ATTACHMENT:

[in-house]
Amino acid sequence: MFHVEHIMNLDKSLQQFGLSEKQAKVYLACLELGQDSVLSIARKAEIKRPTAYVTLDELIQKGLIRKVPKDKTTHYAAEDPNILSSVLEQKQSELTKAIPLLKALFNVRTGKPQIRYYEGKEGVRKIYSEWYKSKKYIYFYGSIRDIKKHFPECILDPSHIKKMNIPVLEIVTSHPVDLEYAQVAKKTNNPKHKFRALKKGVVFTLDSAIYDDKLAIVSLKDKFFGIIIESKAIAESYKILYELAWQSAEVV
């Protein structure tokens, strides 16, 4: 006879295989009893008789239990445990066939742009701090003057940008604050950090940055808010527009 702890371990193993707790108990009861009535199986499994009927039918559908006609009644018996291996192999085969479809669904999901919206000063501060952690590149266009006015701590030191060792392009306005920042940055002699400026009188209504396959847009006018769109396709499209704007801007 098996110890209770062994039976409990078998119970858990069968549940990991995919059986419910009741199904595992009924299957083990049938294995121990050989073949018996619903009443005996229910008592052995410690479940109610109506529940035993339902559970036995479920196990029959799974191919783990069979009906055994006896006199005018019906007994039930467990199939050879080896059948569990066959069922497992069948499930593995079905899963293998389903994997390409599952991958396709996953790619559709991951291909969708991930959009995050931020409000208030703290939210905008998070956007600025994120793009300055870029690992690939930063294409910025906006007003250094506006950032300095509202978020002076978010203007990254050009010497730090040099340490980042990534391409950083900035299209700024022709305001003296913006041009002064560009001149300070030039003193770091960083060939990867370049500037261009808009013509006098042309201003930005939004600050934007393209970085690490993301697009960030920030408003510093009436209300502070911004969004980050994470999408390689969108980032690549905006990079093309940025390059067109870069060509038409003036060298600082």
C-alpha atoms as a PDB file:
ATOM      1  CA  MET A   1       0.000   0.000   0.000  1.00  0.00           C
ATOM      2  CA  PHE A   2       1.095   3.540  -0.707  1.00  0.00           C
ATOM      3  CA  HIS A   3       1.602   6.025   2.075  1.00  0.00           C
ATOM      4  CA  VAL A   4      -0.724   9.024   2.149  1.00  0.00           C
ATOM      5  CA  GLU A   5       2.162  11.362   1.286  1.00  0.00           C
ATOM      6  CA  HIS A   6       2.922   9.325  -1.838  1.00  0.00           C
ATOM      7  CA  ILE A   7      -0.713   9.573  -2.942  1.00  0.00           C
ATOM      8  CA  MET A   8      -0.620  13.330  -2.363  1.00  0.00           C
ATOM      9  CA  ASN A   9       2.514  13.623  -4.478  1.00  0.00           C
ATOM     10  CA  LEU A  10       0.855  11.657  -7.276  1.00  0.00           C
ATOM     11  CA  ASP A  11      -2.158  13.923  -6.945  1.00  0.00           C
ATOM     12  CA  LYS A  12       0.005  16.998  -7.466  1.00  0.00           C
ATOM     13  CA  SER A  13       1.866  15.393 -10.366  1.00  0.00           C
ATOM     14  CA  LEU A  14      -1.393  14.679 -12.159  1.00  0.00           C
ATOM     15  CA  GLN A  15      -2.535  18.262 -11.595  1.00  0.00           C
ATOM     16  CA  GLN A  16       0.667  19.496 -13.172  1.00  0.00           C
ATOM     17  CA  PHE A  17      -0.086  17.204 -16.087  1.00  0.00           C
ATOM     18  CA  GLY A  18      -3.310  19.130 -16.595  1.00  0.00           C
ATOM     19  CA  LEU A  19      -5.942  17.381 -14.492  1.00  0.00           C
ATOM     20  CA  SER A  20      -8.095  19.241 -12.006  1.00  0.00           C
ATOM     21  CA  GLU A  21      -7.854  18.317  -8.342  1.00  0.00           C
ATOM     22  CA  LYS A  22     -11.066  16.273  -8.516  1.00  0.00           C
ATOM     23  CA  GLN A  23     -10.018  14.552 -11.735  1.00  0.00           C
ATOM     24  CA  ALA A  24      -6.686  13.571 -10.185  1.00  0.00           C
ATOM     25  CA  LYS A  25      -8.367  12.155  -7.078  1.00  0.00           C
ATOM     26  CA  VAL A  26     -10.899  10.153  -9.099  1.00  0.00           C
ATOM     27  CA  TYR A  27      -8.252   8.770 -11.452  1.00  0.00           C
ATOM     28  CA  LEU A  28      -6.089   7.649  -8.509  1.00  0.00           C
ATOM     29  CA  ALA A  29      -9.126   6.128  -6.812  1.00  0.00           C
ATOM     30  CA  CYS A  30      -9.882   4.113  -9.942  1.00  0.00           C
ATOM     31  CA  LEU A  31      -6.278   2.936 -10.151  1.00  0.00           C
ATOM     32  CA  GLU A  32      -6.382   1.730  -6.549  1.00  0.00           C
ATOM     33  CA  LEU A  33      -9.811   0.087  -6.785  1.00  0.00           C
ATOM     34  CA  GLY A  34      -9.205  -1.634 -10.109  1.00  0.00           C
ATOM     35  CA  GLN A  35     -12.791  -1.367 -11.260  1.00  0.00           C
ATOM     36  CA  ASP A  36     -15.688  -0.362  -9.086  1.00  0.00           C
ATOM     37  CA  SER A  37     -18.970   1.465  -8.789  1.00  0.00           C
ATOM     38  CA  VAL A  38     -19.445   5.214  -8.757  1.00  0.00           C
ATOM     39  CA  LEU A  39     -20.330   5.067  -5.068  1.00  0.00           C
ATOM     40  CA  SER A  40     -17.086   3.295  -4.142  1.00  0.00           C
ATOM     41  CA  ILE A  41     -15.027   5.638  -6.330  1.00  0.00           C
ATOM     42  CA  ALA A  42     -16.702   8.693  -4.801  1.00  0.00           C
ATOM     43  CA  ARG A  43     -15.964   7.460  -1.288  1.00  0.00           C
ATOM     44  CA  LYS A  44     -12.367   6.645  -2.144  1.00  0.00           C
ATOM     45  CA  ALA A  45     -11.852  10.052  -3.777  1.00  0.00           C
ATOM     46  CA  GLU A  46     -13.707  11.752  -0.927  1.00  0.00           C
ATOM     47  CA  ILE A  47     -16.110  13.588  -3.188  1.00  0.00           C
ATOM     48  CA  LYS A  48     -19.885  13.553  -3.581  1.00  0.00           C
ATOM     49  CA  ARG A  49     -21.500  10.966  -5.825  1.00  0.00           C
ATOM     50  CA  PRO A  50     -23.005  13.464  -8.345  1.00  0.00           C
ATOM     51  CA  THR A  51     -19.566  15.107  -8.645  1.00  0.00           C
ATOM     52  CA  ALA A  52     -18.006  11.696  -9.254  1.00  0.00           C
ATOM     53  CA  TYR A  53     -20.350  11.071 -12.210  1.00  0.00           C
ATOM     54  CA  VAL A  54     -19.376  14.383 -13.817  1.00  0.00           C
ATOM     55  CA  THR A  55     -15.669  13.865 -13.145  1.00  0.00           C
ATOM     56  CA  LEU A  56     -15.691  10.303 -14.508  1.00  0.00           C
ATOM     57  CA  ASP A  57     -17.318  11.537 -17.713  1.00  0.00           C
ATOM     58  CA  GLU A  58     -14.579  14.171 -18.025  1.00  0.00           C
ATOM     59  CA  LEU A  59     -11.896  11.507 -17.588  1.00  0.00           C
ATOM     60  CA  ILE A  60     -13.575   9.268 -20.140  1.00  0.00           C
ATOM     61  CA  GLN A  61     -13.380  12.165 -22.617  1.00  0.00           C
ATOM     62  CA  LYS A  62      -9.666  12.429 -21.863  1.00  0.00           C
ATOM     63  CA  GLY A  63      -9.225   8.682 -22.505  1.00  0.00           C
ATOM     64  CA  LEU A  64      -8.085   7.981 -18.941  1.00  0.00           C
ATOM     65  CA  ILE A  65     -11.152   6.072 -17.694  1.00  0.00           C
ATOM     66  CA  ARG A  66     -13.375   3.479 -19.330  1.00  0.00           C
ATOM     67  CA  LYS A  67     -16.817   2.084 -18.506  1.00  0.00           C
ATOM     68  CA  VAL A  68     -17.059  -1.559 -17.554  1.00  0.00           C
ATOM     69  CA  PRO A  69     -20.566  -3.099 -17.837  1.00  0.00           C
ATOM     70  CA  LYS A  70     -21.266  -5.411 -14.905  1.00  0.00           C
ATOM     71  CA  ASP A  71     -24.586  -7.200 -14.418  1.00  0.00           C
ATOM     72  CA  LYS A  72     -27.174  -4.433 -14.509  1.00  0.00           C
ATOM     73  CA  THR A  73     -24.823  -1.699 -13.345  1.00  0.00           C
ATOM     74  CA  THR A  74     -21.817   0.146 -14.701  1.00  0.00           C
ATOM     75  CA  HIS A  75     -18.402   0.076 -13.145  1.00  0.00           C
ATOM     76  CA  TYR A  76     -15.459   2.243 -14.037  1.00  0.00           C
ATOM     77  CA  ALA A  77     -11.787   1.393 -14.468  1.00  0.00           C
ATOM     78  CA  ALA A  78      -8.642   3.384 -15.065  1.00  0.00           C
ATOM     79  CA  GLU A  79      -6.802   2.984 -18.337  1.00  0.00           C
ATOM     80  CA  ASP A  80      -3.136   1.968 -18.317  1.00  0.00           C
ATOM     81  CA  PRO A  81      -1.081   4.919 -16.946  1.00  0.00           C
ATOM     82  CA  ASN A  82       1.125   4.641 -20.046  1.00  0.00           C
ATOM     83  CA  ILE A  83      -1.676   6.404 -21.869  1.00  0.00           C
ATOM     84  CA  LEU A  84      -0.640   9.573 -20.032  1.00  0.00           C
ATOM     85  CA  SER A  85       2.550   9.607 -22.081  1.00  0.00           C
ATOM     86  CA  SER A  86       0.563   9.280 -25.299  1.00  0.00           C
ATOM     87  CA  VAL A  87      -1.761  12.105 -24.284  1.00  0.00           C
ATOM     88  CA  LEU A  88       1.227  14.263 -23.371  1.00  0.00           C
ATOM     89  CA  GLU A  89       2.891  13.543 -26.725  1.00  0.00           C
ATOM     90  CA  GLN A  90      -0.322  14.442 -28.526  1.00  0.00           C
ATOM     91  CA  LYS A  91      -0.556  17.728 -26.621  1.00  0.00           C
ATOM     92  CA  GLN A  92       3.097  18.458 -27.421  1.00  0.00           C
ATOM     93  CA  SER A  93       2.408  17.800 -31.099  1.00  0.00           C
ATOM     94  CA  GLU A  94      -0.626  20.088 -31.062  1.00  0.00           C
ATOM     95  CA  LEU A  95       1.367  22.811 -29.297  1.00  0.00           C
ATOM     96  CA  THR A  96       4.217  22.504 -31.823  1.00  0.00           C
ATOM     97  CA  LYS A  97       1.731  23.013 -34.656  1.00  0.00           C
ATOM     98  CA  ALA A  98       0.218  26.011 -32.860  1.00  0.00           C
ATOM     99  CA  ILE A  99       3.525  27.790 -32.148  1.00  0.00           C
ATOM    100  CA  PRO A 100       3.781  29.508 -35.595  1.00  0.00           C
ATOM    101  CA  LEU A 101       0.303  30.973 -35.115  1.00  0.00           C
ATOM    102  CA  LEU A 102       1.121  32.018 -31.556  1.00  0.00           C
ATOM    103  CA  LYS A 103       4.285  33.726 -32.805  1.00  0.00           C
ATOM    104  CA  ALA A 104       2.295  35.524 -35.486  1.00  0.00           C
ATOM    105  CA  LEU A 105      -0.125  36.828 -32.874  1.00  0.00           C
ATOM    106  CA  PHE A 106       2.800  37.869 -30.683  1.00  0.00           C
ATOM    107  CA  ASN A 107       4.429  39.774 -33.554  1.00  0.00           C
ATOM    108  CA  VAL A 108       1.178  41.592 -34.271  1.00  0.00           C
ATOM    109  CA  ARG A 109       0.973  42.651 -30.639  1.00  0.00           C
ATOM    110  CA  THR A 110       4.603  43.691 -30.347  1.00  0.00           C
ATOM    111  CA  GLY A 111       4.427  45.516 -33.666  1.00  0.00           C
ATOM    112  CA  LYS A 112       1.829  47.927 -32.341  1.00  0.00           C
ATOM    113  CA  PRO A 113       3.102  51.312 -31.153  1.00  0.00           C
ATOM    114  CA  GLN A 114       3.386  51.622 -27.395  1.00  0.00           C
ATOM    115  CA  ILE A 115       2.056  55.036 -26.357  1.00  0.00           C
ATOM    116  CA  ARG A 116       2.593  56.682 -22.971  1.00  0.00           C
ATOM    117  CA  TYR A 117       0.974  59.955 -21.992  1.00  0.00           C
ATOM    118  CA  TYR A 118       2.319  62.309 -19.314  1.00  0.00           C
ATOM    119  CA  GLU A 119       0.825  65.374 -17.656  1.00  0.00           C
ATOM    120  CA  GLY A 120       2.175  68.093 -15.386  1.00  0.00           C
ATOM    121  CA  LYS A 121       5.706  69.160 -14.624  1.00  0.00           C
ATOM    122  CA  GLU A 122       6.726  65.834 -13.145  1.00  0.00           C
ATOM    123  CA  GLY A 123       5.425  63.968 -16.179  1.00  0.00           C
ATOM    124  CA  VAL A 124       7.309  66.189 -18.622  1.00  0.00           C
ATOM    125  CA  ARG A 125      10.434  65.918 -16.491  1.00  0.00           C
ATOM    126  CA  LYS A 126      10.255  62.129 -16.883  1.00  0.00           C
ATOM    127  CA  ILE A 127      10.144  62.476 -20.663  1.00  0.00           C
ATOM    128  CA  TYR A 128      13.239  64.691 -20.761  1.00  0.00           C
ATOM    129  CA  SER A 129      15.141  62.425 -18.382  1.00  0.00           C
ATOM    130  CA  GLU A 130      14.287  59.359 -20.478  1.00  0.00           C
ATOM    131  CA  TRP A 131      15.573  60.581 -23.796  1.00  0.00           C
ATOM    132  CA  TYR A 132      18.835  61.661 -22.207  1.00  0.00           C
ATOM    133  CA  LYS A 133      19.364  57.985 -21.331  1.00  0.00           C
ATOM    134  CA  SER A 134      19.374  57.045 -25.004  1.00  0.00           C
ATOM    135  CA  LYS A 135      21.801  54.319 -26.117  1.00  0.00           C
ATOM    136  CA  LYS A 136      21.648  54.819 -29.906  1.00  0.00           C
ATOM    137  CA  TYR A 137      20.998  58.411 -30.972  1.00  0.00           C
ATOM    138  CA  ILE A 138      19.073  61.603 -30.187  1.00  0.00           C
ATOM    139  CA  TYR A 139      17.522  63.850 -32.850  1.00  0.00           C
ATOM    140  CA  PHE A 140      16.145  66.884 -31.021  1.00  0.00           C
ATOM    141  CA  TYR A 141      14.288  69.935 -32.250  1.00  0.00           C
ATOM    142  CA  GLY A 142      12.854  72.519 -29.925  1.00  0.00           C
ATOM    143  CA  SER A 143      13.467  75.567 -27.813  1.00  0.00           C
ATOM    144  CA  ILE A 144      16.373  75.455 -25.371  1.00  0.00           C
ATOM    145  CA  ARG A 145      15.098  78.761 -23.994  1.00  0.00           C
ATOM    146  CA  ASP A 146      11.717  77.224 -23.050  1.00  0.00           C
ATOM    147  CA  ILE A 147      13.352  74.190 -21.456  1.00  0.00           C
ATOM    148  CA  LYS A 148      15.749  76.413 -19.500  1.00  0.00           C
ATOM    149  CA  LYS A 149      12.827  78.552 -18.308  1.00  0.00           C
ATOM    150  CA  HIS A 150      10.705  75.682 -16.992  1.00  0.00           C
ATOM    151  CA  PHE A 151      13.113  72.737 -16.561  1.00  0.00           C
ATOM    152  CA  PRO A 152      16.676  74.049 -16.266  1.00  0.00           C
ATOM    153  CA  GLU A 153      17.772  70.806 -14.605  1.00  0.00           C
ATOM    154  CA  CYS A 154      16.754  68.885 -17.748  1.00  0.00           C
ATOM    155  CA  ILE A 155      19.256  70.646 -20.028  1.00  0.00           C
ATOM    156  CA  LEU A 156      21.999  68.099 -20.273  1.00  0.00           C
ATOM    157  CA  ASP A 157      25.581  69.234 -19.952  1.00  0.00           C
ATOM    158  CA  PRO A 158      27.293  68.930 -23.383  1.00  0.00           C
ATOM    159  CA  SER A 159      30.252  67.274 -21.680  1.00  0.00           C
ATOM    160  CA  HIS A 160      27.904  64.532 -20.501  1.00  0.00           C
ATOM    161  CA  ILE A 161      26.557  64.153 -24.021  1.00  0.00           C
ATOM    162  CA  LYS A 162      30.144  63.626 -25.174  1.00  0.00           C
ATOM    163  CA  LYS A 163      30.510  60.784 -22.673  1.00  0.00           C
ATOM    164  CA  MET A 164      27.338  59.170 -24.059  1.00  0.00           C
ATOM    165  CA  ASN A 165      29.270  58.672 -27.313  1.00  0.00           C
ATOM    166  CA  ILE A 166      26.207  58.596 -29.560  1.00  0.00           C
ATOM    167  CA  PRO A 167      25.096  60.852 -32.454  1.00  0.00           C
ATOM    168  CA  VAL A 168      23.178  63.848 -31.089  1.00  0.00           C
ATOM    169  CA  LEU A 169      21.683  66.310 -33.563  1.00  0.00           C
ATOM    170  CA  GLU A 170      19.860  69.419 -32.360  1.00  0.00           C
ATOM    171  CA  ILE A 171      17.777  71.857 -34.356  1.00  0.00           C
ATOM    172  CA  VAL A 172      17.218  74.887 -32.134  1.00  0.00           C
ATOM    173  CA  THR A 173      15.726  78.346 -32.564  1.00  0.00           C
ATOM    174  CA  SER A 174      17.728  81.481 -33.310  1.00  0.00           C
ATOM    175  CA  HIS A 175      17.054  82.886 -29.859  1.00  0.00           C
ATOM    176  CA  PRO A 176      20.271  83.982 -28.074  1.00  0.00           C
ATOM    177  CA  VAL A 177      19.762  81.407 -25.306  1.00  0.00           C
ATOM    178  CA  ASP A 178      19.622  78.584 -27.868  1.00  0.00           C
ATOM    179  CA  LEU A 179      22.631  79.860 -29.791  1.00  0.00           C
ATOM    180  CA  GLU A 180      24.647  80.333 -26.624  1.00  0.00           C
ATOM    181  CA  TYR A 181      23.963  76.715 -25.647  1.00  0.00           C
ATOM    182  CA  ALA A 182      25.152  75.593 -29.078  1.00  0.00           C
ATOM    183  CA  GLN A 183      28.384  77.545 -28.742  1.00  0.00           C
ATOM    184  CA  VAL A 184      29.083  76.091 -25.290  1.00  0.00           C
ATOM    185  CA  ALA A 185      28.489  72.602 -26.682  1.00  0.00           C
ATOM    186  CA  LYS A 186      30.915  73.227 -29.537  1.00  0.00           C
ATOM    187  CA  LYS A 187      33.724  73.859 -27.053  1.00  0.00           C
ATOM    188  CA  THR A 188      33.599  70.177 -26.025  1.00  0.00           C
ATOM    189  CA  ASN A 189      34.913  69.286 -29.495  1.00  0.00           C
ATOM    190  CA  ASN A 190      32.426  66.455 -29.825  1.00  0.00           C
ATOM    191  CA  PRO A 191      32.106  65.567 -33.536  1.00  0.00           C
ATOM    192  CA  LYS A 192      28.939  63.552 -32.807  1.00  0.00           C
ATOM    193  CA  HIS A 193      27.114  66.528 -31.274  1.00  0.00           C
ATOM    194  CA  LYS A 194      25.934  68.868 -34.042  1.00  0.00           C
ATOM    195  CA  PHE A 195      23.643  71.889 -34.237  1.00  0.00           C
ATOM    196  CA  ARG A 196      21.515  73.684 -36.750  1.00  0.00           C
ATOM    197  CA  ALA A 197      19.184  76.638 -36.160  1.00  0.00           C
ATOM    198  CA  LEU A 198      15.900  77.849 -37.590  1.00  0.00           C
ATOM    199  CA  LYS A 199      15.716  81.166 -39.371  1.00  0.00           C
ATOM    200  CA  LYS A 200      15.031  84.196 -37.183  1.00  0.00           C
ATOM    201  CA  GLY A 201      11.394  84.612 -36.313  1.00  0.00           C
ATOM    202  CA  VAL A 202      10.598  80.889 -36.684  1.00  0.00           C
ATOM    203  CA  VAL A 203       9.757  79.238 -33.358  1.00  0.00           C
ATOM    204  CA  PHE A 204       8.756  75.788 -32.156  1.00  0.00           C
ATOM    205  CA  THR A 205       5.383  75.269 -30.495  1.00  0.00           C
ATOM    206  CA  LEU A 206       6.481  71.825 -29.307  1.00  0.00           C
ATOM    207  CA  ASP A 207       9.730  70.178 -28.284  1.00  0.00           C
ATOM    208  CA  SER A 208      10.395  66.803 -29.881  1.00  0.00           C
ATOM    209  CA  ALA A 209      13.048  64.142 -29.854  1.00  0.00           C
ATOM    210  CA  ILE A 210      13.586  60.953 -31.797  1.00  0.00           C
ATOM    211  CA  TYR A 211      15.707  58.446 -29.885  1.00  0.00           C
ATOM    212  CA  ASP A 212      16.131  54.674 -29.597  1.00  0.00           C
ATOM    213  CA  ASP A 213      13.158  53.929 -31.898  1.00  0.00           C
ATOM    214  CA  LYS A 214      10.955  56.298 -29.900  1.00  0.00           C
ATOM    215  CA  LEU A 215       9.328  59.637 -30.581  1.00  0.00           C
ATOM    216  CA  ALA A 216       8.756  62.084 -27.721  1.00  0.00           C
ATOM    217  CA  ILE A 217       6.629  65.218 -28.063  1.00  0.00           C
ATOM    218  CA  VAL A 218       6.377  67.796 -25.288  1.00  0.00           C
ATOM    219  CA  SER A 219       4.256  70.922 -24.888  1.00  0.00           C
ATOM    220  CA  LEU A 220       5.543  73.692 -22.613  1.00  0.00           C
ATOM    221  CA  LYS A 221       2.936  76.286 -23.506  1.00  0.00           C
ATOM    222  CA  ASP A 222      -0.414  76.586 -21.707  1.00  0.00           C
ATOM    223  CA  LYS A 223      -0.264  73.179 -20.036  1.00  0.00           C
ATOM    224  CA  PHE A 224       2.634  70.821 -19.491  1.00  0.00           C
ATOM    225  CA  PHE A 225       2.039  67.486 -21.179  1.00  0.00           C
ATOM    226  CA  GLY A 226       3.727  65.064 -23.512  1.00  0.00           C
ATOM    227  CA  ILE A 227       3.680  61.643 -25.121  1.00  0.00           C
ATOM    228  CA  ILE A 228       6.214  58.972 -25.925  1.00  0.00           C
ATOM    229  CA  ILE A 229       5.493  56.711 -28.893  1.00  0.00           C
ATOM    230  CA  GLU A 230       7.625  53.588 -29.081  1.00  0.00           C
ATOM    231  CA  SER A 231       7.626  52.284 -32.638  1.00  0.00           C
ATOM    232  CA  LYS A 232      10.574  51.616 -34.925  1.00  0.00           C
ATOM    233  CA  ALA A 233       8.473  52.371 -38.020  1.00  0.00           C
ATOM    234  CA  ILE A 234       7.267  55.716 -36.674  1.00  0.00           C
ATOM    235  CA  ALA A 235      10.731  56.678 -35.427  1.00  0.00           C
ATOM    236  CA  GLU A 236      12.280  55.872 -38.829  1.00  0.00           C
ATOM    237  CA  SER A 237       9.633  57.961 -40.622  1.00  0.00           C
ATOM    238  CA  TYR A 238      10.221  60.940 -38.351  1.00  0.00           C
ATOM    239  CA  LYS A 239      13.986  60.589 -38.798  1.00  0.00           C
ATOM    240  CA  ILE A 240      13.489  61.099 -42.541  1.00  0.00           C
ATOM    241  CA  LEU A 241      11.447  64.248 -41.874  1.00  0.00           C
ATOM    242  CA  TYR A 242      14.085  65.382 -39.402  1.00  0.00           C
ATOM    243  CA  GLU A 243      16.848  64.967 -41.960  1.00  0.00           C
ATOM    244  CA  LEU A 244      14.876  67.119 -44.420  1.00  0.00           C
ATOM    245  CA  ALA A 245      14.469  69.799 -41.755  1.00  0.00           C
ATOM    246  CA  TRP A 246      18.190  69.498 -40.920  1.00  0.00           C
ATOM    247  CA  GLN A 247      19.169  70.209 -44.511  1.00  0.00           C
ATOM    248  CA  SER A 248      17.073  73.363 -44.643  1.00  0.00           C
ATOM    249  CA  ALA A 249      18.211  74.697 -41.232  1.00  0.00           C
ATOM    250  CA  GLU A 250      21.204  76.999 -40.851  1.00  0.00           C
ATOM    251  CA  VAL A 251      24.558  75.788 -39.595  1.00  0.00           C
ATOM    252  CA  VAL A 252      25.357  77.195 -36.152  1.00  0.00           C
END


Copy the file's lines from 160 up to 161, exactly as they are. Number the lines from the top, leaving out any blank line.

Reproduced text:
ATOM    156  CA  LEU A 156      21.999  68.099 -20.273  1.00  0.00           C
ATOM    157  CA  ASP A 157      25.581  69.234 -19.952  1.00  0.00           C